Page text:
Let X be a set, C a family of subsets of X which contains the empty set and p a non-negative extended real valued function on C which vanishes on the empty set.

Theorem. Suppose the family C and the function p are as above and define

${\displaystyle \varphi (E)=\inf {\biggl \{}\sum _{i=0}^{\infty }p(A_{i})\,{\bigg |}\,E\subseteq \bigcup _{i=0}^{\infty }A_{i},\forall i\in \mathbb {N} ,A_{i}\in C{\biggr \}}.}$

That is, the infimum extends over all sequences {Ai} of elements of C which cover E, with the convention that the infimum is infinite if no such sequence exists. Then φ is an outer measure on X.

### Method II

The second technique is more suitable for constructing outer measures on metric spaces, since it yields metric outer measures. Suppose (X, d) is a metric space. As above C is a family of subsets of X which contains the empty set and p a non-negative extended real valued function on C which vanishes on the empty set. For each δ > 0, let

${\displaystyle C_{\delta }=\{A\in C:\operatorname {diam} (A)\leq \delta \}}$

and

${\displaystyle \varphi _{\delta }(E)=\inf {\biggl \{}\sum _{i=0}^{\infty }p(A_{i})\,{\bigg |}\,E\subseteq \bigcup _{i=0}^{\infty }A_{i},\forall i\in \mathbb {N} ,A_{i}\in C_{\delta }{\biggr \}}.}$

Obviously, φδ ≥ φδ' when δ ≤ δ' since the infimum is taken over a smaller class as δ decreases. Thus

${\displaystyle \lim _{\delta \rightarrow 0}\varphi _{\delta }(E)=\varphi _{0}(E)\in [0,\infty ]}$

exists (possibly infinite).

Theorem. φ0 is a metric outer measure on X.

This is the construction used in the definition of Hausdorff measures for a metric space.

## Notes

1. ^ Carathéodory 1968
2. ^ Aliprantis & Border 2006, pp. S379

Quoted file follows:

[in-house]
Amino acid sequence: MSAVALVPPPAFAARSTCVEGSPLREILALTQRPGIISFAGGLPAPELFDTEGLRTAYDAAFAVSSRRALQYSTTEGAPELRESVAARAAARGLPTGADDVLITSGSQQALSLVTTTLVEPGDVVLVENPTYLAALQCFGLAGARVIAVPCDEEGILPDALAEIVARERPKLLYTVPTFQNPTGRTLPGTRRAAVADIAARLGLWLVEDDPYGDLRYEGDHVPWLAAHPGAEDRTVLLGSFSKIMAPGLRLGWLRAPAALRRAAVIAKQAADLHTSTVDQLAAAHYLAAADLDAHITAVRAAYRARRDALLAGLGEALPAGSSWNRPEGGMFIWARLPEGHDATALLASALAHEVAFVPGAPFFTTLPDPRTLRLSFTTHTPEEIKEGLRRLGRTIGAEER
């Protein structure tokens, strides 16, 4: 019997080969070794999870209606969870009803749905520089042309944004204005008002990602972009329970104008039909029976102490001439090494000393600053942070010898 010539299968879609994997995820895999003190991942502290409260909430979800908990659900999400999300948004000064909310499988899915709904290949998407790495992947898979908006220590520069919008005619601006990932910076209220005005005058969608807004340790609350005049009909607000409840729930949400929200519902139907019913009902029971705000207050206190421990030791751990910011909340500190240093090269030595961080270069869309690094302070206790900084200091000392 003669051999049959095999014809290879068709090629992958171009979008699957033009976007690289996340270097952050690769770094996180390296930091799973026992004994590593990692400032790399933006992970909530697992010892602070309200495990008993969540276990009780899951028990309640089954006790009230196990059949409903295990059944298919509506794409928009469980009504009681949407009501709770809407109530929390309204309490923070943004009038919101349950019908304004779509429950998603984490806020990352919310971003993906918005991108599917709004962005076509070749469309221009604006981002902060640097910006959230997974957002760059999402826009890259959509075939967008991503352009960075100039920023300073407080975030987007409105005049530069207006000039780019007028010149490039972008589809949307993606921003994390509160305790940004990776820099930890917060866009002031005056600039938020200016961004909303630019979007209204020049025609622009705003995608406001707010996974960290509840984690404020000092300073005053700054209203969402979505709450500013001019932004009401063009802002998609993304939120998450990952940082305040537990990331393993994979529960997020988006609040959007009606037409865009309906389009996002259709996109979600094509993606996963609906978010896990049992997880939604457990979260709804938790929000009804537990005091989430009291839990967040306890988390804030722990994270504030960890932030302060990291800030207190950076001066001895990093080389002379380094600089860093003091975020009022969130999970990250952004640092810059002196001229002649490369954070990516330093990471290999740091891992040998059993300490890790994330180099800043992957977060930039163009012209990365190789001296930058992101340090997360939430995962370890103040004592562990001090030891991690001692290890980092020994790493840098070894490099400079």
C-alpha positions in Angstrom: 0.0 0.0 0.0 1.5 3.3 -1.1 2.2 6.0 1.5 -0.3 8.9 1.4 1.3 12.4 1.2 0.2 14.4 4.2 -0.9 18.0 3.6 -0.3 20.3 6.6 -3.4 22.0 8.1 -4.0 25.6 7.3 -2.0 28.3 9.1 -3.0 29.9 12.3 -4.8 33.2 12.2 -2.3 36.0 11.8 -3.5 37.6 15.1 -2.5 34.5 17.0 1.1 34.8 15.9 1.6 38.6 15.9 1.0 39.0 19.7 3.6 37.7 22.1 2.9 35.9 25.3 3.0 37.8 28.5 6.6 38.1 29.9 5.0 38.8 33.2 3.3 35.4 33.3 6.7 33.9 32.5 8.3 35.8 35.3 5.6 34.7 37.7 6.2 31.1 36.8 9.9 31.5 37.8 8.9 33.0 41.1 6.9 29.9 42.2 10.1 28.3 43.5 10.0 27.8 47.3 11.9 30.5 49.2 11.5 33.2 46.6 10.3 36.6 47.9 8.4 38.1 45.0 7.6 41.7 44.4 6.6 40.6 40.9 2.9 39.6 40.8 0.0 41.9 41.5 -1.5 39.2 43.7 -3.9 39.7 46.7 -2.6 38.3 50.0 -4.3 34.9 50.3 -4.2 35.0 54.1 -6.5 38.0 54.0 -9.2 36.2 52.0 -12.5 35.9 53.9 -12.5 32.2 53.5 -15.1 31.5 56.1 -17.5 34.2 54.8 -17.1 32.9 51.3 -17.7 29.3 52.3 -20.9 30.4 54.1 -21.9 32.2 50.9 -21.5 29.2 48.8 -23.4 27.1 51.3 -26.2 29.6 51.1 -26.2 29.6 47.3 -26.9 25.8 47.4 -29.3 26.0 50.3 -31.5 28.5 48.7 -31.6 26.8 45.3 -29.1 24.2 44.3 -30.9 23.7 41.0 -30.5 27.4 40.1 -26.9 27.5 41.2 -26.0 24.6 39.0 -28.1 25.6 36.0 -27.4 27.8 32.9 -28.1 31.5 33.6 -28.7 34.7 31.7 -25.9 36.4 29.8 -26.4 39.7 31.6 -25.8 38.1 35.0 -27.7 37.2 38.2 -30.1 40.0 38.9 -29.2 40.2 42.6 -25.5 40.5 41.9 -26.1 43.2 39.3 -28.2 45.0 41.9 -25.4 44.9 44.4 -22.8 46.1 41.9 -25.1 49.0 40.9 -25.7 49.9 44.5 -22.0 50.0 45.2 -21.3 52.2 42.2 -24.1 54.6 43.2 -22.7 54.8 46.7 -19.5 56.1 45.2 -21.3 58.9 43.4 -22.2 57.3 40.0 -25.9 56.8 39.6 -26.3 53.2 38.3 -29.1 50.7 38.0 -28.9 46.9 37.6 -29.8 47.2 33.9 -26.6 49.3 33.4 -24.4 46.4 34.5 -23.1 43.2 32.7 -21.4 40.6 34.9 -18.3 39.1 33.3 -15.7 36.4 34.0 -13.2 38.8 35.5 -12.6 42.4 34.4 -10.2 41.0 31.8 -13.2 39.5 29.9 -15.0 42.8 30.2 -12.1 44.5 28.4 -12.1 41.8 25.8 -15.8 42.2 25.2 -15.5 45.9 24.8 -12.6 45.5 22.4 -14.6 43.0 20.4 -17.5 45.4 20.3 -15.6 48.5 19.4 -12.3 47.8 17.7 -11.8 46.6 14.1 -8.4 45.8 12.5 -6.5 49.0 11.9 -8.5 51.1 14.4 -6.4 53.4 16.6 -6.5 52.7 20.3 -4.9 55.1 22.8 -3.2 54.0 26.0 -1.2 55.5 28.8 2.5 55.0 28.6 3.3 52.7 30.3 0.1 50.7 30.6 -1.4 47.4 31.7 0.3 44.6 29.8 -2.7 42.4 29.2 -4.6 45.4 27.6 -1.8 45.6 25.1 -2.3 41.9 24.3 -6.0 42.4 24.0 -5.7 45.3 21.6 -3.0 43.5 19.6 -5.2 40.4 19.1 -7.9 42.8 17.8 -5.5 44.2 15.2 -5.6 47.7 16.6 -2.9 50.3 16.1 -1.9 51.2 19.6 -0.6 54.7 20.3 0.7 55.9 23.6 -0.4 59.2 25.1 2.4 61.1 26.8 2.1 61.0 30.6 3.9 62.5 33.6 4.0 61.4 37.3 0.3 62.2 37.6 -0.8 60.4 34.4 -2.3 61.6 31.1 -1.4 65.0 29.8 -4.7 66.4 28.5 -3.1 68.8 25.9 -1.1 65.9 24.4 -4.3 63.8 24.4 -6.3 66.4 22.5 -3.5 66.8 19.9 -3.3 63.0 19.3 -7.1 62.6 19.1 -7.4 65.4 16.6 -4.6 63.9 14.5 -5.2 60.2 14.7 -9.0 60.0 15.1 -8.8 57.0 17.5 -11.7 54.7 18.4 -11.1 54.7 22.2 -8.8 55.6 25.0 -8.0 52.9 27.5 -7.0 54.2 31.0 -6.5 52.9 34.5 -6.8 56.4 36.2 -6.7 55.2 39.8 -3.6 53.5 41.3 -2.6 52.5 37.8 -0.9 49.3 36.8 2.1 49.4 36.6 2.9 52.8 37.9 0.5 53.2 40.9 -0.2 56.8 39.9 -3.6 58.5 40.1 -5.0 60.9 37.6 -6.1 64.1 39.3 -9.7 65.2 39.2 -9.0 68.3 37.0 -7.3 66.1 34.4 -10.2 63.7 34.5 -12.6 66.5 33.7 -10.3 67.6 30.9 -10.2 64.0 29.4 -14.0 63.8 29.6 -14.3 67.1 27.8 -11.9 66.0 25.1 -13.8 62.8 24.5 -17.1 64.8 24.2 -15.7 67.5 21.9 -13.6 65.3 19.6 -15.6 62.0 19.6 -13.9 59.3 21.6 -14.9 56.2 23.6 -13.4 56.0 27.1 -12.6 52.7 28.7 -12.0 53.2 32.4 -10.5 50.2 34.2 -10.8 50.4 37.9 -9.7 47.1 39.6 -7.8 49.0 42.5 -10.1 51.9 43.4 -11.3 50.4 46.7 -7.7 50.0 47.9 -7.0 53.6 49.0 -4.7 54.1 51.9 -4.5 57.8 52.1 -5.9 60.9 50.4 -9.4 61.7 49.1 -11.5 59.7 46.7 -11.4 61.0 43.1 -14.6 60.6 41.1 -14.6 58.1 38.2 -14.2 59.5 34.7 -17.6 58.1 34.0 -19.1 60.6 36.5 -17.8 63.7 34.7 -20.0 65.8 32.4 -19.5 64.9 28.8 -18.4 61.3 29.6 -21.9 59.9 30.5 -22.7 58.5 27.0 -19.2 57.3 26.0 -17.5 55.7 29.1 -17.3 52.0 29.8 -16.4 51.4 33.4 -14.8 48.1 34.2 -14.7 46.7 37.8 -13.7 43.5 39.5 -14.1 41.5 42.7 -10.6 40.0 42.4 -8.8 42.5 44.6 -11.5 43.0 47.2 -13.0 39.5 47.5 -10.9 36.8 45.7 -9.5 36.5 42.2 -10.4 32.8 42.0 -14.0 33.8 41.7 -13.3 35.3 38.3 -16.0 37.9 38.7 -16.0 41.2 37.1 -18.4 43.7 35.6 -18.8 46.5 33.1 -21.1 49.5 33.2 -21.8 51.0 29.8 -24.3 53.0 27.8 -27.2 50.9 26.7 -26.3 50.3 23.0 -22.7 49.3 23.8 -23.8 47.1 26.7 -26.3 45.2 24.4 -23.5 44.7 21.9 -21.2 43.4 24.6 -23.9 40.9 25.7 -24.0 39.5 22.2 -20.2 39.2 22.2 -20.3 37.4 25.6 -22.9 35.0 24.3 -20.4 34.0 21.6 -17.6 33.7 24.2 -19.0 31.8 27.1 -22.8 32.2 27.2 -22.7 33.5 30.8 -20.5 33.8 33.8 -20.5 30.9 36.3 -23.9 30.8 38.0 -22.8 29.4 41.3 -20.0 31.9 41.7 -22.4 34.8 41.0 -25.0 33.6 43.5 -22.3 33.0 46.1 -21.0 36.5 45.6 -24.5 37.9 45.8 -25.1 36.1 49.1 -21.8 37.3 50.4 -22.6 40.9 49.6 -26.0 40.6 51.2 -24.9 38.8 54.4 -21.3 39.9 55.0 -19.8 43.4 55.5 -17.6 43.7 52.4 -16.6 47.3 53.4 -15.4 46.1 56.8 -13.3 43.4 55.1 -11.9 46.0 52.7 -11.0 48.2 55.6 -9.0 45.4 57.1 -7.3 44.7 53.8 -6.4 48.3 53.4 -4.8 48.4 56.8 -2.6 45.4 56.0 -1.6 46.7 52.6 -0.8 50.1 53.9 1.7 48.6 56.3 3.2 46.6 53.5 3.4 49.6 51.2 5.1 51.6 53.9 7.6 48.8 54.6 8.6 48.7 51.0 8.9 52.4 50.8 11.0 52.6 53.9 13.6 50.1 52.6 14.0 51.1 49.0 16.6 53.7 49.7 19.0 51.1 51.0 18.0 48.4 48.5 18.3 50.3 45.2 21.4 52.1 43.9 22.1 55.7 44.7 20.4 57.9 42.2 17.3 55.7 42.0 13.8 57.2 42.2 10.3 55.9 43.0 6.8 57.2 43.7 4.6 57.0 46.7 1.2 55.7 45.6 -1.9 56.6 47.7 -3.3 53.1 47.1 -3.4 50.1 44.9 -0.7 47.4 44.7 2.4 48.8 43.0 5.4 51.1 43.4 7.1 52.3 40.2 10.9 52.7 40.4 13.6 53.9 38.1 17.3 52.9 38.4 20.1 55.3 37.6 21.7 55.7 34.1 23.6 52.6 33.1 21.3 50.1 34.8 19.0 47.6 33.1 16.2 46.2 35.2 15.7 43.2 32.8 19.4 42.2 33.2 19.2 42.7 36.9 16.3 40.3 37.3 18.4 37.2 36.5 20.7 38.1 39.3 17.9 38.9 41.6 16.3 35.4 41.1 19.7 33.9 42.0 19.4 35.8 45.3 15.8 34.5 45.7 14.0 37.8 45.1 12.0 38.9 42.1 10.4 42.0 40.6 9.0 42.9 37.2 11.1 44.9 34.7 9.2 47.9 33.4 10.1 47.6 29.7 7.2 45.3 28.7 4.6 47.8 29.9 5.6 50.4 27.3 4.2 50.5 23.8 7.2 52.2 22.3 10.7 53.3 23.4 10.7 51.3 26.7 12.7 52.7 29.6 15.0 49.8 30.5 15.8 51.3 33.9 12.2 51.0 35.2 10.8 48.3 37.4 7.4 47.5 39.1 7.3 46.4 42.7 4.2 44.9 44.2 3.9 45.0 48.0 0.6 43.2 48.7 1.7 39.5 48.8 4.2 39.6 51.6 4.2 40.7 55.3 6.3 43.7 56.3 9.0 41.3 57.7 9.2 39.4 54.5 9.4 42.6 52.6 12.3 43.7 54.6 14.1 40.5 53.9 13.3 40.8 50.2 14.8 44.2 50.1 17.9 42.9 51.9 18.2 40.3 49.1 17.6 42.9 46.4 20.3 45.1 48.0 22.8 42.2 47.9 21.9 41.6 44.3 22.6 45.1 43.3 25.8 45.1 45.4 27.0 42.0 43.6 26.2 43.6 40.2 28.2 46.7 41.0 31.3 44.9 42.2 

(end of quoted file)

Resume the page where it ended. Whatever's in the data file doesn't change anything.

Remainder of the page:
3. ^ The original definition given above follows the widely cited texts of Federer and of Evans and Gariepy. Note that both of these books use non-standard terminology in defining a "measure" to be what is here called an "outer measure."

## References

• Aliprantis, C.D.; Border, K.C. (2006). Infinite Dimensional Analysis (3rd ed.). Berlin, Heidelberg, New York: Springer Verlag. ISBN 3-540-29586-0.
• Carathéodory, C. (1968) [1918]. Vorlesungen über reelle Funktionen (in German) (3rd ed.). Chelsea Publishing. ISBN 978-0828400381.
• Evans, Lawrence C.; Gariepy, Ronald F. (2015). Measure theory and fine properties of functions. Revised edition. Textbooks in Mathematics. CRC Press, Boca Raton, FL. pp. xiv+299. ISBN 978-1-4822-4238-6.
• Federer, H. (1996) [1969]. Geometric Measure Theory. Classics in Mathematics (1st ed reprint ed.). Berlin, Heidelberg, New York: Springer Verlag. ISBN 978-3540606567.
• Halmos, P. (1978) [1950]. Measure theory. Graduate Texts in Mathematics (2nd ed.). Berlin, Heidelberg, New York: Springer Verlag. ISBN 978-0387900889.
• Munroe, M. E. (1953). Introduction to Measure and Integration (1st ed.). Addison Wesley. ISBN 978-1124042978.
• Kolmogorov, A. N.; Fomin, S. V. (1970). Introductory Real Analysis. Richard A. Silverman transl. New York: Dover Publications. ISBN 0-486-61226-0.